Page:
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int main ()
   int a[]={0,1,2,3,4};
   int *p[]={a,a+1,a+2,a+3,a+4};
   int **ptr=p;

   printf("%d %d %d\n",ptr-p,*ptr-a,**ptr);

   printf("%d %d %d\n",ptr-p,*ptr-a,**ptr);

   printf("%d %d %d\n",ptr-p,*ptr-a,**ptr);

   printf("%d %d %d\n",ptr-p,*ptr-a,**ptr);
return 0;

The answer for this program is 1 1 1

2 2 2

3 3 3

3 4 4

with gcc.But why is the output for the first printf giving 1 1 1 shouldn't it be 4 4 1? lets say if p=6004 and and ptr would be 6004 and ptr++ would be 6008.then ptr-p should give 4.pls correct me.thanks..

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You have a bad case of Undefined behavior with ptr-p and all bets are off from that point on. So no telling what the output may be. –  Tony The Lion Oct 11 '12 at 10:22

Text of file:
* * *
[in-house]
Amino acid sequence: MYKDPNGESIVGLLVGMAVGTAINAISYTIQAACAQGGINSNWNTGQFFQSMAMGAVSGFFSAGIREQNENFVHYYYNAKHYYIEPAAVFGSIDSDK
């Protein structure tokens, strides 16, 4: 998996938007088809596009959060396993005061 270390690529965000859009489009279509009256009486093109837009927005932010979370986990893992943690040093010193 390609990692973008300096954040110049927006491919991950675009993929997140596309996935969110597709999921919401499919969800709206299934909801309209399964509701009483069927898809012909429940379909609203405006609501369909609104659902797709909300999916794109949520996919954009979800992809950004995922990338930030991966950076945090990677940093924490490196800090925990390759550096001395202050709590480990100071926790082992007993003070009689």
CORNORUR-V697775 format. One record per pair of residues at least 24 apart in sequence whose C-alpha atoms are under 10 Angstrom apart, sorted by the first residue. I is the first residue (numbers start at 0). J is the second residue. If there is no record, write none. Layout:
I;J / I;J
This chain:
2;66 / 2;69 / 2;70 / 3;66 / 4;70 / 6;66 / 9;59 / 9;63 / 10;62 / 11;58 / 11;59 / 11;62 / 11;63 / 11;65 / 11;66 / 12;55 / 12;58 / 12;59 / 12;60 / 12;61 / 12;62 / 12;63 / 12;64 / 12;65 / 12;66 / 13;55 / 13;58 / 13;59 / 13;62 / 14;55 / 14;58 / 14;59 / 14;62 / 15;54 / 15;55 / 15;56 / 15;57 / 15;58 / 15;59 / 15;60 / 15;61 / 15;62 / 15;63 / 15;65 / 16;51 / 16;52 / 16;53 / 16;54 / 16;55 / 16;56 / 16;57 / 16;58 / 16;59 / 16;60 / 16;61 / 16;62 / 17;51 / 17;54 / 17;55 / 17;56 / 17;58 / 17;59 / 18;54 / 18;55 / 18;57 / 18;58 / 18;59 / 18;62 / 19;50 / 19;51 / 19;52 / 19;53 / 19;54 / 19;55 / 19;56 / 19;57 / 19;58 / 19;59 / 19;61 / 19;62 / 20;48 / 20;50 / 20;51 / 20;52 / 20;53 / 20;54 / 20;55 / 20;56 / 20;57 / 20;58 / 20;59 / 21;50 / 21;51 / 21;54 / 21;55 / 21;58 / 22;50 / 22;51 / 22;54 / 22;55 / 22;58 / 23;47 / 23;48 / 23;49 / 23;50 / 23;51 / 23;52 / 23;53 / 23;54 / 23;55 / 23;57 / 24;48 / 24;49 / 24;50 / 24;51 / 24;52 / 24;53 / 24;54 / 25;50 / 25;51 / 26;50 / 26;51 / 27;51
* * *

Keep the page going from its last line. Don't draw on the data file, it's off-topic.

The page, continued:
I thought it was correct.What seems to the problem with the expression ptr-p? please explain. –  starkk92 Oct 11 '12 at 10:24

2 Answers 2

up vote 2 down vote accepted

The result of pointer arithmetic is not exactly the result of their address arithmetic. The output should be ((address of ptr) - (address of p)) / (sizeof(pointed_type)) For example:

int a[] = {0,1,2,3,4};
int *p=a;
int *p2 = p+1;
printf("%d",p2-p)     // will print 1
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I modified it a little to be certain. The point here is that subtracting pointer returns the number of units i.e. address / size of pointer, not plain difference of address locations.

   printf("ptr before %p\n", ptr);
   printf("ptr after %p and p %p\n", ptr, p);
   printf("%ld %ld %d\n",ptr-p,*ptr-a,**ptr);

On my 64 bit machine, the printed addresses are 8 locations apart with just a single ++. On a 32 bit machine this would be 4. But still the arithmetic difference would return 1.

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